Matrices form a fundamental part of electrical networks. Components such as capacitors and inductors introduce complex number arithmetic. Other fields where complex eigenvalues are common place are control engineering and mechanical engineering. Even when the matrix only has real numbers, there might be complex eigenvalues. One example is a clock, where the imaginary part of the eigenvalue is the frequency of the pendulum.\(\)
History
This program was inspired by a discussions with Michiel Niemijer [1], John Ferman’s article [2] and the routine “ALLROOT” from Ruckdeschel’s book [3].
We implement the algorithm on the HP41 to calculate eigenvalues. To do so, we use functionality from the Advantage ROM. We will not calculate the eigenvectors, due to limitations of this ROM and the limited amount of memory on the HP41.
Method
The program first determines the characteristic polynomial. An eigenvalue is determined and removed from the equation. Remaining eigenvalues are determined until all are found.
Because the algorithm also finds complex roots, it takes a bit longer compared to routines that only find real roots. Matrices with double eigenvalues pose some additional challenges, but the algorithm will always finds the roots.
The program consists of two parts. The first part (KV) determines the characteristic polynomial. The second part (ALLROOT) determines the roots of the polynomial (the eigenvalues).
Determining the Characteristic Polynomial
Given a square matrix A, we want to find a polynomial whose roots are precisely the eigenvalues of A. A scalar \(\lambda\) is an eigenvalue of A if and only if there is an eigenvector v≠0 such that
??
$$Av=\lambda v Av=\lambda v$$
This can be rearranged to
$$(A\lambda I)v=0$$
here \(I\) denotes the identity matrix.
If there exists an inverse
$$(A\lambda I)^{1}$$
then both sides can be leftmultiplied by it, to obtain v=0. Therefor, if \(\lambda\) is such that \(A\lambda I\) is invertible, \(\lambda\) cannot be an eigenvalue. It can be shown that the converse holds too. If \(A\lambda I\) is not invertible, \(\lambda\) is an eigenvalue.
Linear algebra teaches us that a matrix (here \(A\lambda I\)) is noninvertible if and only if its determinant is zero, thus leading to the characteristic equation.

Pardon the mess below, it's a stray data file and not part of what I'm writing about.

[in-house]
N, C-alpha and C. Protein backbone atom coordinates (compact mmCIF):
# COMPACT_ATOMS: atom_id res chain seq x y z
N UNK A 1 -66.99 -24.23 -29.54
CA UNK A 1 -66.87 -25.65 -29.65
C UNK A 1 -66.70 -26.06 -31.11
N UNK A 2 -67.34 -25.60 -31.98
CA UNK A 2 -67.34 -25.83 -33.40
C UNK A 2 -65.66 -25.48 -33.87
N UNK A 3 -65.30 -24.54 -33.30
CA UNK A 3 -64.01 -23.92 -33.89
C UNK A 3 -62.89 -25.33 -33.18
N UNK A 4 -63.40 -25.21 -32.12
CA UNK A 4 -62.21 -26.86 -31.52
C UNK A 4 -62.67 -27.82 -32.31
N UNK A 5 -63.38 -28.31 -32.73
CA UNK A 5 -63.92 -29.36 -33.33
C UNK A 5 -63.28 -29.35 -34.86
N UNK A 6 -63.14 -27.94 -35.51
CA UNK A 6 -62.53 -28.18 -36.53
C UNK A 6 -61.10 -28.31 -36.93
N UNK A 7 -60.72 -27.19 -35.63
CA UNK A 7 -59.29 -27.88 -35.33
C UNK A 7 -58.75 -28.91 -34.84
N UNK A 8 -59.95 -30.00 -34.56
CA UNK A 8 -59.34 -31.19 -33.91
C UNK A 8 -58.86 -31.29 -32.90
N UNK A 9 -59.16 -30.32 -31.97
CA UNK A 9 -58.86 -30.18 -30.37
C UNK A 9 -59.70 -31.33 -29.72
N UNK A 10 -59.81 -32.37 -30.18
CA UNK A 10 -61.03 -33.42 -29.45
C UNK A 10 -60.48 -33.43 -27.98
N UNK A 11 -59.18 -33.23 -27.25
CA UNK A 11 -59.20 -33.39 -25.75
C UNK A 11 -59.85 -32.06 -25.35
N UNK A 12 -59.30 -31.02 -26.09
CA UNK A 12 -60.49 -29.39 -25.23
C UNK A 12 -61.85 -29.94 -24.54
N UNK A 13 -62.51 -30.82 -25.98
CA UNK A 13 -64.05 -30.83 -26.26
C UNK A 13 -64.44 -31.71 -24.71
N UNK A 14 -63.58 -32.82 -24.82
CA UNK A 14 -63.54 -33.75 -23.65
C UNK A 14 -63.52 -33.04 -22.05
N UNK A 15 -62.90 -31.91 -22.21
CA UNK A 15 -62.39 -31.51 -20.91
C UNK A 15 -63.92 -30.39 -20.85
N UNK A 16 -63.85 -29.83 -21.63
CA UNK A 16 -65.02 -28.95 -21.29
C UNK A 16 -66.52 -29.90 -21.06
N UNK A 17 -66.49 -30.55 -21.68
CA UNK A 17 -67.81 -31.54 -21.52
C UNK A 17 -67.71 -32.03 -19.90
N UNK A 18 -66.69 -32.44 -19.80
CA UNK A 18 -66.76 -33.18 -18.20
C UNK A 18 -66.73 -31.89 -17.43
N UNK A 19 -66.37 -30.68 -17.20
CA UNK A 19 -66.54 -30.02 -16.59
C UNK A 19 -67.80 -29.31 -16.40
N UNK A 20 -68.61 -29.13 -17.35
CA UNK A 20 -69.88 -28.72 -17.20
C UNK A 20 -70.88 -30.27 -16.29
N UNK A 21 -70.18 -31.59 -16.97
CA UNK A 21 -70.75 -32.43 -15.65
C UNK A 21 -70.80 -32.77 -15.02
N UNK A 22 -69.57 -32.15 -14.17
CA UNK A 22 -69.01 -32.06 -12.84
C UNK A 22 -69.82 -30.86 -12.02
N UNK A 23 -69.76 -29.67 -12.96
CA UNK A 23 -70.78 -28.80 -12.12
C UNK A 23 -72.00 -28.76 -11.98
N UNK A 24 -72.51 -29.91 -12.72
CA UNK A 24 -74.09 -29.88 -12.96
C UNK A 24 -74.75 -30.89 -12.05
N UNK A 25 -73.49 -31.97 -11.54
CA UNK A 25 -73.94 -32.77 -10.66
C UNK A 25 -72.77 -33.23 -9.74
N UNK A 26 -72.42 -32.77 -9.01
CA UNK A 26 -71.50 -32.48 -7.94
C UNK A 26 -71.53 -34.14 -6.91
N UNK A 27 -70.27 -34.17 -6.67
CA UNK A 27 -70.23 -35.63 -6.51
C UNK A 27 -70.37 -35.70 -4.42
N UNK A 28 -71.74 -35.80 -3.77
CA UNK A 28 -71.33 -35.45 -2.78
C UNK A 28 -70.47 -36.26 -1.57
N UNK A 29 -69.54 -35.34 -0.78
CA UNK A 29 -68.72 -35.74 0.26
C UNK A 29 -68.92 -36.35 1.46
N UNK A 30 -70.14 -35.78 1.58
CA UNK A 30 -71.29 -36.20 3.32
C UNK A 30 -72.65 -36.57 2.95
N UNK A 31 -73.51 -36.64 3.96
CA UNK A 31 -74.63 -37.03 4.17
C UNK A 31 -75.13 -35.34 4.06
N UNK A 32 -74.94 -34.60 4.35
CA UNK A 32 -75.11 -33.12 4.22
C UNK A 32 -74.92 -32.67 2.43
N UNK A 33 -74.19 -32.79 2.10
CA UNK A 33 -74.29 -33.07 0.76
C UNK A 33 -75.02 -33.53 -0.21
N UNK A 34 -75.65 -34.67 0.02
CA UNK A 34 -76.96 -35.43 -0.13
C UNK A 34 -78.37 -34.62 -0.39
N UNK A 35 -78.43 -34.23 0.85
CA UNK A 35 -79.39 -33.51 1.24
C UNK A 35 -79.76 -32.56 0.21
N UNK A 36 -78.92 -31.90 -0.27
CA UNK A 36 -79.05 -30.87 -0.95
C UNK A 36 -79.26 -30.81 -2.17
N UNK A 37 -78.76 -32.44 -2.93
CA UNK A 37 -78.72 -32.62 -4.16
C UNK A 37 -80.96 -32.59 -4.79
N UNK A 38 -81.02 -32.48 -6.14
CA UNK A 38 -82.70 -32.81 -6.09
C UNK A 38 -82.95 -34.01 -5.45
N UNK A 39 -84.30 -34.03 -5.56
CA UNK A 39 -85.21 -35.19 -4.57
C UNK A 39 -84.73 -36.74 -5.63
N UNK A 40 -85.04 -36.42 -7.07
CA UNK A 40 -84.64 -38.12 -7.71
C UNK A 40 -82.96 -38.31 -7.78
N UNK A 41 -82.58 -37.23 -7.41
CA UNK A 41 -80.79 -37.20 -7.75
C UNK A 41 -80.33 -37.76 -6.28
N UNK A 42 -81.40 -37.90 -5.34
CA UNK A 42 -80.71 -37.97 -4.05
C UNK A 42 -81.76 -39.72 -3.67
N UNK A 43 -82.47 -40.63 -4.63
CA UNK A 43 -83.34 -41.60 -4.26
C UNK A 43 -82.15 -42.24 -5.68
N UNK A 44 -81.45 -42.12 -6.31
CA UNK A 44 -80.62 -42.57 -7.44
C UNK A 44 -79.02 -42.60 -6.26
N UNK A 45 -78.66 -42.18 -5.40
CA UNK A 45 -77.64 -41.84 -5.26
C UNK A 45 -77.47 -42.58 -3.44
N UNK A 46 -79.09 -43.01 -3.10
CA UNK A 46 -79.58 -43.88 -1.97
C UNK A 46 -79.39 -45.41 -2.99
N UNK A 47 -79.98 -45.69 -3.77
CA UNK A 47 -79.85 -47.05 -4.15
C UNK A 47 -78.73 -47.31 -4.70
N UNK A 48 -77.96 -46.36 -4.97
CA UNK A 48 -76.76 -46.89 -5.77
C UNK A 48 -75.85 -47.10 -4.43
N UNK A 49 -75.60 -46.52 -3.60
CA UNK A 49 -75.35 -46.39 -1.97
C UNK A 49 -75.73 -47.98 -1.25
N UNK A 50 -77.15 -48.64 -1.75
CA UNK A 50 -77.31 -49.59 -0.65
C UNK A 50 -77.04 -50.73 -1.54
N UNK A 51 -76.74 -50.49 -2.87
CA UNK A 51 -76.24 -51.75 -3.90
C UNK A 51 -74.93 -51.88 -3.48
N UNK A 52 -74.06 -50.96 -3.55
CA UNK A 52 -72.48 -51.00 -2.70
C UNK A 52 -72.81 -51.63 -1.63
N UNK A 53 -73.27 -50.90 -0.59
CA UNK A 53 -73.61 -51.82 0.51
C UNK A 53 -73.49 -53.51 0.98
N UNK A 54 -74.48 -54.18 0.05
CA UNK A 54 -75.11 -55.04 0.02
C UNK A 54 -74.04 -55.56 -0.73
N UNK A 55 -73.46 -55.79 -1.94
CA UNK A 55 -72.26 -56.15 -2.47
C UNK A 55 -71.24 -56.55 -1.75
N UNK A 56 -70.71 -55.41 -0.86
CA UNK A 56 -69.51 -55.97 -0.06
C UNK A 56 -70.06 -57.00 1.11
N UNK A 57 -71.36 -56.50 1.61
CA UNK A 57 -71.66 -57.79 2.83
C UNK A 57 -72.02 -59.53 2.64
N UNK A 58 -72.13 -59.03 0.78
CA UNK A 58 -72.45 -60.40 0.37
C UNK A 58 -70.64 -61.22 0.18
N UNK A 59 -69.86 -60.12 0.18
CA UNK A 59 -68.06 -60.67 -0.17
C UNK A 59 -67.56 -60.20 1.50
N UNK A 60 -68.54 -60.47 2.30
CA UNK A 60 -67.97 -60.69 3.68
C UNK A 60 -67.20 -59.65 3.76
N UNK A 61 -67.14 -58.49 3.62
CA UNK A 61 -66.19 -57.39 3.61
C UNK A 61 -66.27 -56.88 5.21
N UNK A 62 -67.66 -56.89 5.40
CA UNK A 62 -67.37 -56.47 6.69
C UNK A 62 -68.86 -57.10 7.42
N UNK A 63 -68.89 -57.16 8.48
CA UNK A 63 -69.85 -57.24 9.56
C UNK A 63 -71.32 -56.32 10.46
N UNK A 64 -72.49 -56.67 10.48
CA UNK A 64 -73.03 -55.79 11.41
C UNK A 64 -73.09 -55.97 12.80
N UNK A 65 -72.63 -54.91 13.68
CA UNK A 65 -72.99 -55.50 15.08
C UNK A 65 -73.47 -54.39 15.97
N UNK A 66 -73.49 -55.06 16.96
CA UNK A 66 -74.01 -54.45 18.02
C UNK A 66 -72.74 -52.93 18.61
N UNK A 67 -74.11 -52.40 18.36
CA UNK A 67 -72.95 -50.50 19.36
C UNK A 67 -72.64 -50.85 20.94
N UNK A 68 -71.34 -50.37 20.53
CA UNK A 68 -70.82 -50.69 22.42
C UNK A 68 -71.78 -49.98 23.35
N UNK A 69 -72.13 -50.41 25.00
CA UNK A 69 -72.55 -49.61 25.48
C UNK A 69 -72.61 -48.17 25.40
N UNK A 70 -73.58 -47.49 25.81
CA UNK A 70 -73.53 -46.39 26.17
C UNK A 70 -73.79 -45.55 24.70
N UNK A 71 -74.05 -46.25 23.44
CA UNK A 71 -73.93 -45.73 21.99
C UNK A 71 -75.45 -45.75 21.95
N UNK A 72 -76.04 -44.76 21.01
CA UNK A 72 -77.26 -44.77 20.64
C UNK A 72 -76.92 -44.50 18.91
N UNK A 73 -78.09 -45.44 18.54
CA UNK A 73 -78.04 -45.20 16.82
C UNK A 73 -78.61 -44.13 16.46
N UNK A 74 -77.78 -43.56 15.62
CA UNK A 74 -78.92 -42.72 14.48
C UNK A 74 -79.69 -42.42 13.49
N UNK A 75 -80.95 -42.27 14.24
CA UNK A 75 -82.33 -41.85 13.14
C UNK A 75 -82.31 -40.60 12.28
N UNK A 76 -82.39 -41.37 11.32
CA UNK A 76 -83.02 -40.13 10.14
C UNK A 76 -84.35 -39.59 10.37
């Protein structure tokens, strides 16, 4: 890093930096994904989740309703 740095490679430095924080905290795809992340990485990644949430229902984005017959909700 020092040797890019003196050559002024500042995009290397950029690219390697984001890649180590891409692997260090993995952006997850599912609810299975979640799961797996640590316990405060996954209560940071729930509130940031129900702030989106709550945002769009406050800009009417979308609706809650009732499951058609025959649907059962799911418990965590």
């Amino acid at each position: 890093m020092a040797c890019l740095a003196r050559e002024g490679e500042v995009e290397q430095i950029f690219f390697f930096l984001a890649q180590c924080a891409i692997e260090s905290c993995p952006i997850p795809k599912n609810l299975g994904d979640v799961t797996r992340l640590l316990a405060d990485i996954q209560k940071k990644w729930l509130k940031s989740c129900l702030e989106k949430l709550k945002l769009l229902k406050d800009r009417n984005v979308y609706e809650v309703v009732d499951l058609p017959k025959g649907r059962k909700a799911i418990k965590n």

The lefthand size of this equation can be seen to be a polynomial function in \(\lambda\), whose coefficients depend on the entries of \(A\). This polynomial is called the characteristic equation. Its degree is \(n\). It also can be shown that any n×n matrix has at most n eigenvalues. [7]
—
Since \(v\) is nonzero, this means that the matrix \(\lambda IA\) is singular (noninvertible). This in turn means that its determinant is 0. Thus the roots of the function \(det(\lambda IA)\) are the eigenvalues of \(A\), and it is clear that this determinant is a polynomial in \(\lambda\). [5]
Trace \(tr(A)\) is by definition the sum of the diagonal entries of \(A\) (\(a_{1,1}+a_{2,2}+..+a_{n,n}\)) and also equals the sum of the eigenvalues. Thus, for complex matrix \(A\)
$$(det(exp(A))=exp(tr(A))$$
Here \(exp()\) denotes the matrix exponential of A, because every eigenvalue \(\lambda\) corresponds to the eigenvalue \(exp(\lambda\) of \(exp(A)\) [6].
The Leibniz formula for determinants expresses the determinant of a square matrix
xxx see https://en.wikipedia.org/wiki/Leibniz_formula_for_determinants
—
https://en.wikipedia.org/wiki/Companion_matrix
The function “KV” determines the characteristic polynomial of the square matrix “MAT”.
Line 135..142 will determine MAT .. MAT^{n} where n is the number of columns (=rows).
Line 088..103, determine the sum of all diagonal elements of MAT^{I}.
Line 143..155, stores the sums in trace matrix T. These are called the traces T_{1} .. T_{n}.
\(B\) is removed and the coefficients are calculated and stored in matrix C (\(C\) is redimensioned to N×2).
Matrix W to store the roots is created (dimension \(N×2\)).
The characteristic polynomial of the matrix follows as